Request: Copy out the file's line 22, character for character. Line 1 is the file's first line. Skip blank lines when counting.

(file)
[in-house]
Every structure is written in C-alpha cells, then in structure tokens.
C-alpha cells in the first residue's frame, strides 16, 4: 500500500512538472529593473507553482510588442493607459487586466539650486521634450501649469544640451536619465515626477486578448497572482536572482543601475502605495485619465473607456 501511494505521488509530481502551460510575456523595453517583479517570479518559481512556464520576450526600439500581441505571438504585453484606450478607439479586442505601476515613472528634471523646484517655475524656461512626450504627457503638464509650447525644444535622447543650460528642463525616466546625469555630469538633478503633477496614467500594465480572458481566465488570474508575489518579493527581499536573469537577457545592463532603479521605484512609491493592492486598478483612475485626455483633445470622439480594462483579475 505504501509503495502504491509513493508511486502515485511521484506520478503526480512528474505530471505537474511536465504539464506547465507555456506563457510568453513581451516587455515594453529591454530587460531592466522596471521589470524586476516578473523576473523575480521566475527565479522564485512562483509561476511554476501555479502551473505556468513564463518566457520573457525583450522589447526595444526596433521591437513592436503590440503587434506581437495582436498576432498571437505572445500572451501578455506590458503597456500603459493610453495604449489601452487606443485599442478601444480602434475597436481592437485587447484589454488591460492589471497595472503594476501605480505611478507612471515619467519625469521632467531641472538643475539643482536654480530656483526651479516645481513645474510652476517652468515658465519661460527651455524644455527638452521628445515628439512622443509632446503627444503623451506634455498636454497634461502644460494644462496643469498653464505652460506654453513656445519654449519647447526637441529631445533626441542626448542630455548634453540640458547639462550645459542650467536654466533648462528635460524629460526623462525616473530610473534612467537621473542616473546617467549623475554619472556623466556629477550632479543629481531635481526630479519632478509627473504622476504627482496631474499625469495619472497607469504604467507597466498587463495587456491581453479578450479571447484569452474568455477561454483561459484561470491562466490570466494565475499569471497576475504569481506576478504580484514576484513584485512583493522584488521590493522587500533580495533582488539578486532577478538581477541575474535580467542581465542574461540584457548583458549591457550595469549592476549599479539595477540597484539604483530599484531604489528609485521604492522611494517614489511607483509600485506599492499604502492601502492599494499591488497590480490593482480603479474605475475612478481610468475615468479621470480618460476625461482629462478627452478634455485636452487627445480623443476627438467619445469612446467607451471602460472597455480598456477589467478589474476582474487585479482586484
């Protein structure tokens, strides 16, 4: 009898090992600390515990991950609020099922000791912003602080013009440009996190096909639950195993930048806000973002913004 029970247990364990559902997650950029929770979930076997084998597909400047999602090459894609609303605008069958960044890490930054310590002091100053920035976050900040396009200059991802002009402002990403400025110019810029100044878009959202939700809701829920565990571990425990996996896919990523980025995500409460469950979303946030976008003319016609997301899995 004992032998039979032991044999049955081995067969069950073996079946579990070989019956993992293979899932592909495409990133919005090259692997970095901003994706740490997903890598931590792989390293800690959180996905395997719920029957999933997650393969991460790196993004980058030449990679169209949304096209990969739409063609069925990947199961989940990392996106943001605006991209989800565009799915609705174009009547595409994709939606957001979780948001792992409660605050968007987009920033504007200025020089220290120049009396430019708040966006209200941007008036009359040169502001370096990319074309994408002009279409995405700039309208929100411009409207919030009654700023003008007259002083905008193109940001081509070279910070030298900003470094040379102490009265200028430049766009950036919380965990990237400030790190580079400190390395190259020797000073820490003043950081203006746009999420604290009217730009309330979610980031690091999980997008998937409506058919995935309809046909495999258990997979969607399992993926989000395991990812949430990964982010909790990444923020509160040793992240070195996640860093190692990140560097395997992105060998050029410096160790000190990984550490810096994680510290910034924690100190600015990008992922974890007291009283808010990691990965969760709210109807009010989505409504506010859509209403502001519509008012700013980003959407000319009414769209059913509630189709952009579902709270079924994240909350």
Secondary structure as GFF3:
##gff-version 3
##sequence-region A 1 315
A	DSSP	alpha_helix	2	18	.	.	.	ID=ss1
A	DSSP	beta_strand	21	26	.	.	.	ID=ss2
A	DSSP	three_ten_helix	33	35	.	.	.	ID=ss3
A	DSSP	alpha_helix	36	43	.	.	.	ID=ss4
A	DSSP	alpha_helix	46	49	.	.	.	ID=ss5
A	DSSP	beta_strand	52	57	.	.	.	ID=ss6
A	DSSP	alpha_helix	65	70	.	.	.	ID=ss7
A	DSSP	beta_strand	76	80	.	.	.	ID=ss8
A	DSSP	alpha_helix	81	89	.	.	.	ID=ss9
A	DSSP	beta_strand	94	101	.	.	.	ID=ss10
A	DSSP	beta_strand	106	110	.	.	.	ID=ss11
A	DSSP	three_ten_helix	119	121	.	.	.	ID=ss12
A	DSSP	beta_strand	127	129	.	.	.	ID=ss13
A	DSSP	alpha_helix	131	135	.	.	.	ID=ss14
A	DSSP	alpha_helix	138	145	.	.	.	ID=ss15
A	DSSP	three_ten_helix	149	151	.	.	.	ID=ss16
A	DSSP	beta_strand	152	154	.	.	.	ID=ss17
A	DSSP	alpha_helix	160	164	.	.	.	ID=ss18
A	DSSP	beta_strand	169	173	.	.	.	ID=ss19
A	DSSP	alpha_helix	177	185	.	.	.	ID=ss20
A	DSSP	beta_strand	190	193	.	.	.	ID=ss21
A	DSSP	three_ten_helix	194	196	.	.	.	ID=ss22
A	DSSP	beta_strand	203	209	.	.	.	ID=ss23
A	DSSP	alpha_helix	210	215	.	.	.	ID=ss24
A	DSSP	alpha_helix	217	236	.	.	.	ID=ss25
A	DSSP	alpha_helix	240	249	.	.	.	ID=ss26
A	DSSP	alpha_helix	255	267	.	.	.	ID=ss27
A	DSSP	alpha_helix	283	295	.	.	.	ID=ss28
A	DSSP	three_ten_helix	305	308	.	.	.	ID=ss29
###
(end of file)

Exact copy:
A	DSSP	alpha_helix	138	145	.	.	.	ID=ss15